Originally published by LA Times
Members of a watchdog group signaled on Thursday they want the Los Angeles County Sheriff’s Department to take more powerful steps to distance itself from the work of federal immigration enforcement agents.
A series of preliminary recommendations by the Sheriff Civilian Oversight Commission called for the department to bar jail access to U.S. Immigration and Customs Enforcement officials and stop honoring ICE’s requests to detain inmates, except when required by law.
Last year, 1,223 inmates released from the Los Angeles County jail system were transferred to ICE custody, according to the sheriff’s inspector general. The department spends an estimated $1.4 million a year on administrative expenses to evaluate ICE detainer requests, an amount that could instead be diverted to other projects, some members of the panel argued.
The recommendations, if adopted, would represent a hard-line stance against immigration enforcement in the spirit of “sanctuary” policies that gained momentum as a reaction against the immigration crackdown under the Trump administration.
The Sheriff’s Department has been allowing ICE to use office space inside the jails and gives ICE access to inmates who have been convicted of serious or violent crimes, as allowed by Senate Bill 54, California’s “sanctuary state” law.
Sheriff Jim McDonnell has said that shutting out ICE could prompt the immigration agents to wait in the lobby, which could have a “chilling effect” on people and their families.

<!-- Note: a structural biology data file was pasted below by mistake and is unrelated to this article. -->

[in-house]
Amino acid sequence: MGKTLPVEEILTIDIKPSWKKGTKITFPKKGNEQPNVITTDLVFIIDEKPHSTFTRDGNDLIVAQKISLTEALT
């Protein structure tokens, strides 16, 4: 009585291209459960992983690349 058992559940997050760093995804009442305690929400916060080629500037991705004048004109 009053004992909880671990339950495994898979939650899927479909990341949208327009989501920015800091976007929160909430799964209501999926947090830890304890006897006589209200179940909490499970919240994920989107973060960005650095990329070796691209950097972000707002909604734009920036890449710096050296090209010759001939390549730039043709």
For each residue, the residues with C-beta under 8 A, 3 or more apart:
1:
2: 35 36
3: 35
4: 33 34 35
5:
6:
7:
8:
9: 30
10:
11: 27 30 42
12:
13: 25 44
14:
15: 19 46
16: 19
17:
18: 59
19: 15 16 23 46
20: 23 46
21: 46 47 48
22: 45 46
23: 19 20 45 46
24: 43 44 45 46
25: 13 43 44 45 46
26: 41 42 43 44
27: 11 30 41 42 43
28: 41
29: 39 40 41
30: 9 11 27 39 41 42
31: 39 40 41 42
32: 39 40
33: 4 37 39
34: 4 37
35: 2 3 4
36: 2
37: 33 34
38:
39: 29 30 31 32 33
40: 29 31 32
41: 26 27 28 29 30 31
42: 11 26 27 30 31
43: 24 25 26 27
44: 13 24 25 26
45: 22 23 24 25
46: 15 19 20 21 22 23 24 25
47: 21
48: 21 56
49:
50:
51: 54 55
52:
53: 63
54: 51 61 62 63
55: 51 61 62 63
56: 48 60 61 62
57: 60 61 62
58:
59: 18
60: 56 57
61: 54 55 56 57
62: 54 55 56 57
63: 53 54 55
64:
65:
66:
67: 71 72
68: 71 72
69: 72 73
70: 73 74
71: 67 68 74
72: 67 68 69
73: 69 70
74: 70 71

Deputies are prohibited from asking people about their immigration status and do not participate in immigration raids, McDonnell has said.
Nicole Nishida, a department spokeswoman, did not immediately provide a response to the commission’s proposals Thursday evening.
Some members of the oversight commission want the access given to ICE, which is voluntary, to stop.
“When the 18,000 men and women from the Sheriff’s Department come into work, the people should know that they’re working for them only, and not for Immigration and Customs Enforcement,” said commissioner Hernán Vera, a business litigator, who added he was speaking for himself and not the group.
But one member expressed concerns that the proposals could undermine public safety.
“The reality is we are putting people that have been convicted of robbery, burglary, and so forth, who are illegally in the United States, back in these communities. What’s the impact there?” said commissioner Robert Bonner, a former federal judge.
Bonner said if the department doesn’t comply with ICE detainers, it may leave immigration agents with no choice but to conduct more enforcement in places where people live and work, subjecting officers and residents to greater risk.
Vera dismissed those arguments as scare tactics, saying there’s little evidence ICE would continue to pursue all of the people they request to detain in jail.
Phal Sok, a member of the Youth Justice Coalition, a group that advocates for prison and police reform, said targeting felons who are in the country illegally is unjust since those people have already served their time.
Sok, a Cambodian refugee who served 15 years in prison for armed robbery but was recently pardoned by Gov. Jerry Brown, said he’s been picked up by ICE before. He now works as an educator and criminal justice reform advocate.
“People like me, out here doing great things, shouldn’t be expendable,” he said.
The debate over the Sheriff’s Department’s relationship to ICE has been a feature in the still-undecided sheriff’s election, with McDonnell’s challenger, Alex Villanueva, garnering support for promising to kick immigration agents out of the jails.
Villanueva, a retired sheriff’s lieutenant who is ahead of McDonnell by 22,000 votes, has also said he would “march [inmates] out … and give them to ICE” in a courtyard adjacent to the jail. Some have interpreted that stance as signaling a closer cooperation with ICE.